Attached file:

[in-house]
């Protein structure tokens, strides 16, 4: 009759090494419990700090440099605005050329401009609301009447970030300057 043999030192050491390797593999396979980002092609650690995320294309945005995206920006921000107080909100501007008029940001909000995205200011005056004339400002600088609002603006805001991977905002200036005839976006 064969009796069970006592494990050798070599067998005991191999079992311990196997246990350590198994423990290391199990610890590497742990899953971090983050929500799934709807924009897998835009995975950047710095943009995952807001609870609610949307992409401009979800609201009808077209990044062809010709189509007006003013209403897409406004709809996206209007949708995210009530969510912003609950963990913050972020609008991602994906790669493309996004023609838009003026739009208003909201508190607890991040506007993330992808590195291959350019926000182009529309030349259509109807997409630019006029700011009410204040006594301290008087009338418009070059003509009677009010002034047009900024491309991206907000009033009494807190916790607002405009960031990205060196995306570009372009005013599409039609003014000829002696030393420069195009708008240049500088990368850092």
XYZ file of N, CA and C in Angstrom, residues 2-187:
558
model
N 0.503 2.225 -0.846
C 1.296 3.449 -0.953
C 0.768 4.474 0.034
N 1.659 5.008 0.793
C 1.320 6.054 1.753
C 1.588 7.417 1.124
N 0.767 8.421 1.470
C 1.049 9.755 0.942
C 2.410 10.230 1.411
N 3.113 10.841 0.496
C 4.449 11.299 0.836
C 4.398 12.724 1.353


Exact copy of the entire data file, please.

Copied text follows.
[in-house]
């Protein structure tokens, strides 16, 4: 009759090494419990700090440099605005050329401009609301009447970030300057 043999030192050491390797593999396979980002092609650690995320294309945005995206920006921000107080909100501007008029940001909000995205200011005056004339400002600088609002603006805001991977905002200036005839976006 064969009796069970006592494990050798070599067998005991191999079992311990196997246990350590198994423990290391199990610890590497742990899953971090983050929500799934709807924009897998835009995975950047710095943009995952807001609870609610949307992409401009979800609201009808077209990044062809010709189509007006003013209403897409406004709809996206209007949708995210009530969510912003609950963990913050972020609008991602994906790669493309996004023609838009003026739009208003909201508190607890991040506007993330992808590195291959350019926000182009529309030349259509109807997409630019006029700011009410204040006594301290008087009338418009070059003509009677009010002034047009900024491309991206907000009033009494807190916790607002405009960031990205060196995306570009372009005013599409039609003014000829002696030393420069195009708008240049500088990368850092």
XYZ file of N, CA and C in Angstrom, residues 2-187:
558
model
N 0.503 2.225 -0.846
C 1.296 3.449 -0.953
C 0.768 4.474 0.034
N 1.659 5.008 0.793
C 1.320 6.054 1.753
C 1.588 7.417 1.124
N 0.767 8.421 1.470
C 1.049 9.755 0.942
C 2.410 10.230 1.411
N 3.113 10.841 0.496
C 4.449 11.299 0.836
C 4.398 12.724 1.353